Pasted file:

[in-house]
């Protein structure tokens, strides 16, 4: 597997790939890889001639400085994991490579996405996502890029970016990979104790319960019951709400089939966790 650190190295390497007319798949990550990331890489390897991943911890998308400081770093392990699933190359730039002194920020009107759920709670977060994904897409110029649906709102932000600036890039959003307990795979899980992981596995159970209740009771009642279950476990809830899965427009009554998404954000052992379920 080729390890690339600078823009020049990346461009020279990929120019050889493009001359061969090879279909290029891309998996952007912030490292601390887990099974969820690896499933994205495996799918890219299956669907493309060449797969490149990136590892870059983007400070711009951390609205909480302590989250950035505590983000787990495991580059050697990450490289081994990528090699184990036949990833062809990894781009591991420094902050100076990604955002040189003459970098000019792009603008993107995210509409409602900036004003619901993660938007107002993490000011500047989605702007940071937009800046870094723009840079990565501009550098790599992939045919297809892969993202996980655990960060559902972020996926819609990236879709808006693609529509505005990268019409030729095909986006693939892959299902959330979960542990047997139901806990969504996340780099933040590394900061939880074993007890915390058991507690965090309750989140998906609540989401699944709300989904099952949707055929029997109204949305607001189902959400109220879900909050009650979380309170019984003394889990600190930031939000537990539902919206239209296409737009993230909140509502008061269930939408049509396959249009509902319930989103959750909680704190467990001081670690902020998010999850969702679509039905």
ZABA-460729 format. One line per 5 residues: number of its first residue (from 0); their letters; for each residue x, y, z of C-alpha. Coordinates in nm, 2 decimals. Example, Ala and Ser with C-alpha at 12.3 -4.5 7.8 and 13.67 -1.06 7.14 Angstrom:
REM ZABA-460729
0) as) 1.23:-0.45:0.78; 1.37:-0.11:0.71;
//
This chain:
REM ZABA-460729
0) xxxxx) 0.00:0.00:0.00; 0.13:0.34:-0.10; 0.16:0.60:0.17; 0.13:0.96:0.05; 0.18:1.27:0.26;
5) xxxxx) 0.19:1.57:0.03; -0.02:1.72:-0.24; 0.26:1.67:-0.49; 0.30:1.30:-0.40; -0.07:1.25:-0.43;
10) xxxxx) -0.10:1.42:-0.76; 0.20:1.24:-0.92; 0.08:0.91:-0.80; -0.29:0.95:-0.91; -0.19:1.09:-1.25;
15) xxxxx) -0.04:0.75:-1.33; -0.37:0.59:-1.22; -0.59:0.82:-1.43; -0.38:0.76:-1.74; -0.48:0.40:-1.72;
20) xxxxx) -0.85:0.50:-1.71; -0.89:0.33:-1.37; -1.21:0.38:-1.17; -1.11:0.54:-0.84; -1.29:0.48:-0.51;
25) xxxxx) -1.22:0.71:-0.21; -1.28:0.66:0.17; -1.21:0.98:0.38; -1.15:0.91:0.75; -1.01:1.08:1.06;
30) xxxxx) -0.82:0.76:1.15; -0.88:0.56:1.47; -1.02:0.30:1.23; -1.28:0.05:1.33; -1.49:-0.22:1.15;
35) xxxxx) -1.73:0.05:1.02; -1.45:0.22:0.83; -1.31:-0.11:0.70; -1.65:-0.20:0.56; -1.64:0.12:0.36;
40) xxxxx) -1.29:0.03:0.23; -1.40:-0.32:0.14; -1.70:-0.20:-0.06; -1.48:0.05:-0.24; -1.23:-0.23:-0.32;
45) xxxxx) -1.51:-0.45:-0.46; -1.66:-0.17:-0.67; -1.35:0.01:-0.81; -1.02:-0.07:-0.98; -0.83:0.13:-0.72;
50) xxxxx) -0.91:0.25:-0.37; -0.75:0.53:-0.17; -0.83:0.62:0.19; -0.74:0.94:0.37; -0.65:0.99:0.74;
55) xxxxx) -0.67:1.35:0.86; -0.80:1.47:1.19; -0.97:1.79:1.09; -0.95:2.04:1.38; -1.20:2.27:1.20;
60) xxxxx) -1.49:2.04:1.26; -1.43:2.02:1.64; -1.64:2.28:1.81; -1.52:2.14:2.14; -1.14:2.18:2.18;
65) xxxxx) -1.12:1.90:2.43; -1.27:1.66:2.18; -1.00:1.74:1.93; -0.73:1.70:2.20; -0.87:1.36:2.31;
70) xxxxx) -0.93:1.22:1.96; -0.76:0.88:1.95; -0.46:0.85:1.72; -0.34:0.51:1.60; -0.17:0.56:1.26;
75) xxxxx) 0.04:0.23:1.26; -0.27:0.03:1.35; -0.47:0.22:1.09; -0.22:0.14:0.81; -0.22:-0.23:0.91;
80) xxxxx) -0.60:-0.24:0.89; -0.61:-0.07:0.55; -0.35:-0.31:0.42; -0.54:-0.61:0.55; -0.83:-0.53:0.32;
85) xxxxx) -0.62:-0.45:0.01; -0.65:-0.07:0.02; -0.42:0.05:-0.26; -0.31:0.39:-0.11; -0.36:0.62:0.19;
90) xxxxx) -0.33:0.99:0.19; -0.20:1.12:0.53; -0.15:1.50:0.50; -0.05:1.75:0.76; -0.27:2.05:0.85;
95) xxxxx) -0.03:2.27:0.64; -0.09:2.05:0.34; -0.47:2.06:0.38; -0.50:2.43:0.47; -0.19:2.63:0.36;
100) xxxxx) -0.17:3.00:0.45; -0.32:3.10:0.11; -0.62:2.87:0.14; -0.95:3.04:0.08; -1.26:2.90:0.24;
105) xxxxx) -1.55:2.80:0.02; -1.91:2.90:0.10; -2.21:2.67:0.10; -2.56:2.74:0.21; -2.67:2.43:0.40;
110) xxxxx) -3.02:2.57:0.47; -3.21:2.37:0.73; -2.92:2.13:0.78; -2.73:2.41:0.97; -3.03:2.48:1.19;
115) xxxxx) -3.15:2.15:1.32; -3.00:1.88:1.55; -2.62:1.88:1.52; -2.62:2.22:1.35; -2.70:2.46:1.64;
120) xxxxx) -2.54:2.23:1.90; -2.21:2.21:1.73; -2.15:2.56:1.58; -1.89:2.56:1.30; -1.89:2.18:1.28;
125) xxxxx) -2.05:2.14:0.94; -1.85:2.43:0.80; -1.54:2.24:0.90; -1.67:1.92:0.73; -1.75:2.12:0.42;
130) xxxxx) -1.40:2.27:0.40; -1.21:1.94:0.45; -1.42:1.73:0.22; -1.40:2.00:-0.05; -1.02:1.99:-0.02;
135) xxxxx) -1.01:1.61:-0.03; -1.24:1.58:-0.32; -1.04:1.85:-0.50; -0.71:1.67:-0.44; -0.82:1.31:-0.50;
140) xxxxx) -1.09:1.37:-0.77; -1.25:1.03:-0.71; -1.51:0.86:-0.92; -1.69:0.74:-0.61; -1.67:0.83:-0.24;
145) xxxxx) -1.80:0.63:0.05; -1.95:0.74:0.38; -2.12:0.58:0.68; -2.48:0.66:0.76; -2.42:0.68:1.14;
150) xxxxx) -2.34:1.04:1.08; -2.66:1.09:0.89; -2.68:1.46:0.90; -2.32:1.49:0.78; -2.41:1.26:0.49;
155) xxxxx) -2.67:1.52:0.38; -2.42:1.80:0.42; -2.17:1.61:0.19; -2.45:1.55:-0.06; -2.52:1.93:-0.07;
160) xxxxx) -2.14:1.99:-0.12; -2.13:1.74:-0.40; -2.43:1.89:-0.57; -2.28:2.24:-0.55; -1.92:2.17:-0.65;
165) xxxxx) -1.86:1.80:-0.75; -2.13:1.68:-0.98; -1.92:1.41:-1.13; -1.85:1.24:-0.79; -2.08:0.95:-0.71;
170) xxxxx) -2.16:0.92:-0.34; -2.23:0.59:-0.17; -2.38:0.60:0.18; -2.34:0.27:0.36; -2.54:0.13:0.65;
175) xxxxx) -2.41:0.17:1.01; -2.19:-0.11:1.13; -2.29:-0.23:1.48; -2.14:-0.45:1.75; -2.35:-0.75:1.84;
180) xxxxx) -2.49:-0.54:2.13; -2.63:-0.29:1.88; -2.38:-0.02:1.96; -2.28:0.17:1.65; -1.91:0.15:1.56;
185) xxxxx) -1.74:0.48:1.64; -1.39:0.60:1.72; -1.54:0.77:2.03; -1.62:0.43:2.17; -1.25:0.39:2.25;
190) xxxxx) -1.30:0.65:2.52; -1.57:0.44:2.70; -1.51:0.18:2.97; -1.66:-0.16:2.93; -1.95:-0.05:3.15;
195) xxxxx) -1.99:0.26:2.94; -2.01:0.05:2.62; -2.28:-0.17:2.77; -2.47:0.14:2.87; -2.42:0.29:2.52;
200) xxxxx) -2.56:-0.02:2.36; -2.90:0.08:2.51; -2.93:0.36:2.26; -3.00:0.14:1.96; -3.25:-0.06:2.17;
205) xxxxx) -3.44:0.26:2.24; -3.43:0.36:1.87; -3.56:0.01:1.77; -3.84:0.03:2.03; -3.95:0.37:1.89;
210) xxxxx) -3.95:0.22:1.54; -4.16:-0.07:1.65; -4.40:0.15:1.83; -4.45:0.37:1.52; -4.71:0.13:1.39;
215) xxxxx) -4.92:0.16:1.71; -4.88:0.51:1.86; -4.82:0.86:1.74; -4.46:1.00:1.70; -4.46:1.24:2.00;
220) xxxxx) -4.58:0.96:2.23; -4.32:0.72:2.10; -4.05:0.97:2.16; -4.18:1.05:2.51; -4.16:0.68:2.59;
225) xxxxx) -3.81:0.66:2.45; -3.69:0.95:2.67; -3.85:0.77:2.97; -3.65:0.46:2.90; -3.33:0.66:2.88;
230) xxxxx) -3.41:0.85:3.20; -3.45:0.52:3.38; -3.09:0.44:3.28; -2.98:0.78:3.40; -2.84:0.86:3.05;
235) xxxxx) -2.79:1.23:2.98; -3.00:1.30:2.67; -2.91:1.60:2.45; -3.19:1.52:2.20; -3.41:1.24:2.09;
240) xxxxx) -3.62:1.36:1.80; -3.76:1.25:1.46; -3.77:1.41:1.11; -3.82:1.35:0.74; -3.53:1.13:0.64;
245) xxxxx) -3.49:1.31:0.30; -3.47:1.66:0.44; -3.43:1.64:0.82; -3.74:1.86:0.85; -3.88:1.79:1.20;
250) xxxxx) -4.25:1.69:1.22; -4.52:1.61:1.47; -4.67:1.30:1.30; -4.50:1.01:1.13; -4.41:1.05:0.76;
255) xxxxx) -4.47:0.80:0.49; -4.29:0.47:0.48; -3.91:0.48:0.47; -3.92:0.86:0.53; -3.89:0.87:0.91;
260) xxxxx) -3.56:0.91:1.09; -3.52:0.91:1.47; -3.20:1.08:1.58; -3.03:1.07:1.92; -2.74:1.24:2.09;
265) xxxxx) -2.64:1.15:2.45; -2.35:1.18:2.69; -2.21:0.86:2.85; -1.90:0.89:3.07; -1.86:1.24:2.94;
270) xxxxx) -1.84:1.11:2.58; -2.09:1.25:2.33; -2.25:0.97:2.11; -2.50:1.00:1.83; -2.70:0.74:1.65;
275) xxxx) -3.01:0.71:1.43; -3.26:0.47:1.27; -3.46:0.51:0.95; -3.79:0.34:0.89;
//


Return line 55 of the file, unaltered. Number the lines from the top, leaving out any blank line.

230) xxxxx) -3.41:0.85:3.20; -3.45:0.52:3.38; -3.09:0.44:3.28; -2.98:0.78:3.40; -2.84:0.86:3.05;